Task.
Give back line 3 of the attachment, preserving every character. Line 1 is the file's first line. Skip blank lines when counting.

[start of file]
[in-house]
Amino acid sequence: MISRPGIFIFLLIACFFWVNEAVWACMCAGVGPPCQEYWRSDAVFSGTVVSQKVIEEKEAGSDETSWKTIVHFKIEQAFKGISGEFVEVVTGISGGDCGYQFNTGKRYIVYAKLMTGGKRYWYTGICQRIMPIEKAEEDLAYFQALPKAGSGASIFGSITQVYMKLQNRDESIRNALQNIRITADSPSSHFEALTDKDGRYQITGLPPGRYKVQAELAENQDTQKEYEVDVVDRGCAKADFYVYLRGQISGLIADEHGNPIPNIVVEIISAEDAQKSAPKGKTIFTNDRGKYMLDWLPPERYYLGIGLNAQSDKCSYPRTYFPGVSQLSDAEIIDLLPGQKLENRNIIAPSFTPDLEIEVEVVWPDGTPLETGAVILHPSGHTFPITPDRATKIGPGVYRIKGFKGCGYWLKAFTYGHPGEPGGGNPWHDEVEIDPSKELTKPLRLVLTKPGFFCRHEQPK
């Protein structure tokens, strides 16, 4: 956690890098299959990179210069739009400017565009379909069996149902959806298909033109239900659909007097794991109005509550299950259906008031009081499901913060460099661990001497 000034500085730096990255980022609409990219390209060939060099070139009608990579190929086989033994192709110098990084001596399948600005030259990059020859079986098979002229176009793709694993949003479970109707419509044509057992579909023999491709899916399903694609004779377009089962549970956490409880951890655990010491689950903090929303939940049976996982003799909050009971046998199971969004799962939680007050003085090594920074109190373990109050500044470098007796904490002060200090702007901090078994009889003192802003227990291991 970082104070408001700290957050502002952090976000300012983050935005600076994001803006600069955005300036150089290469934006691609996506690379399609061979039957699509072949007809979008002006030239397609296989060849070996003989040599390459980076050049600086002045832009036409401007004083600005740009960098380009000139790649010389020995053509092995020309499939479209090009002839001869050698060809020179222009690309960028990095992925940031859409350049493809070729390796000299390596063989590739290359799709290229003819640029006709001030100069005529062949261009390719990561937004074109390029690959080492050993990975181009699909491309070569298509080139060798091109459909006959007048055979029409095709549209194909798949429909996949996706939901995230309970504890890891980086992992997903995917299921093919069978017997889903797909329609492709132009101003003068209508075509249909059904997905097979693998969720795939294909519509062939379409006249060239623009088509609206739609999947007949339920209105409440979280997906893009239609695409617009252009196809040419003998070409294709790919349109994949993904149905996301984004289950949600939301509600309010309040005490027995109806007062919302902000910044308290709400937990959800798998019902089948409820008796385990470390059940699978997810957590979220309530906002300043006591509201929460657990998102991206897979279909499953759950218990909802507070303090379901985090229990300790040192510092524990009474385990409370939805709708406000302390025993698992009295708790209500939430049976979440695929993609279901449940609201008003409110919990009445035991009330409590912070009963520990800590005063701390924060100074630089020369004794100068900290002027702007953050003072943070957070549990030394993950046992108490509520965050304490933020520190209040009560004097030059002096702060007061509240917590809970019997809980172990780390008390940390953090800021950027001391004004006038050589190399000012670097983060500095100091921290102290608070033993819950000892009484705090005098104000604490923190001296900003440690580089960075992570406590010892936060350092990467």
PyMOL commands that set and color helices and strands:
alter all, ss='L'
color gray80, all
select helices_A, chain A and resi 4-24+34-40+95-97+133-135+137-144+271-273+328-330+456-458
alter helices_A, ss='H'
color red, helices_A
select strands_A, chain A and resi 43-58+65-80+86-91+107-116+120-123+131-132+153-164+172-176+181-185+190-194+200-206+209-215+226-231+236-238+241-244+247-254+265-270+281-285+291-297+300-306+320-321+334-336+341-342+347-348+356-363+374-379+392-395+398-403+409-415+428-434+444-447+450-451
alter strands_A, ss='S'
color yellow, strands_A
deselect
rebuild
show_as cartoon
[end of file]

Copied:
């Protein structure tokens, strides 16, 4: 956690890098299959990179210069739009400017565009379909069996149902959806298909033109239900659909007097794991109005509550299950259906008031009081499901913060460099661990001497 000034500085730096990255980022609409990219390209060939060099070139009608990579190929086989033994192709110098990084001596399948600005030259990059020859079986098979002229176009793709694993949003479970109707419509044509057992579909023999491709899916399903694609004779377009089962549970956490409880951890655990010491689950903090929303939940049976996982003799909050009971046998199971969004799962939680007050003085090594920074109190373990109050500044470098007796904490002060200090702007901090078994009889003192802003227990291991 970082104070408001700290957050502002952090976000300012983050935005600076994001803006600069955005300036150089290469934006691609996506690379399609061979039957699509072949007809979008002006030239397609296989060849070996003989040599390459980076050049600086002045832009036409401007004083600005740009960098380009000139790649010389020995053509092995020309499939479209090009002839001869050698060809020179222009690309960028990095992925940031859409350049493809070729390796000299390596063989590739290359799709290229003819640029006709001030100069005529062949261009390719990561937004074109390029690959080492050993990975181009699909491309070569298509080139060798091109459909006959007048055979029409095709549209194909798949429909996949996706939901995230309970504890890891980086992992997903995917299921093919069978017997889903797909329609492709132009101003003068209508075509249909059904997905097979693998969720795939294909519509062939379409006249060239623009088509609206739609999947007949339920209105409440979280997906893009239609695409617009252009196809040419003998070409294709790919349109994949993904149905996301984004289950949600939301509600309010309040005490027995109806007062919302902000910044308290709400937990959800798998019902089948409820008796385990470390059940699978997810957590979220309530906002300043006591509201929460657990998102991206897979279909499953759950218990909802507070303090379901985090229990300790040192510092524990009474385990409370939805709708406000302390025993698992009295708790209500939430049976979440695929993609279901449940609201008003409110919990009445035991009330409590912070009963520990800590005063701390924060100074630089020369004794100068900290002027702007953050003072943070957070549990030394993950046992108490509520965050304490933020520190209040009560004097030059002096702060007061509240917590809970019997809980172990780390008390940390953090800021950027001391004004006038050589190399000012670097983060500095100091921290102290608070033993819950000892009484705090005098104000604490923190001296900003440690580089960075992570406590010892936060350092990467």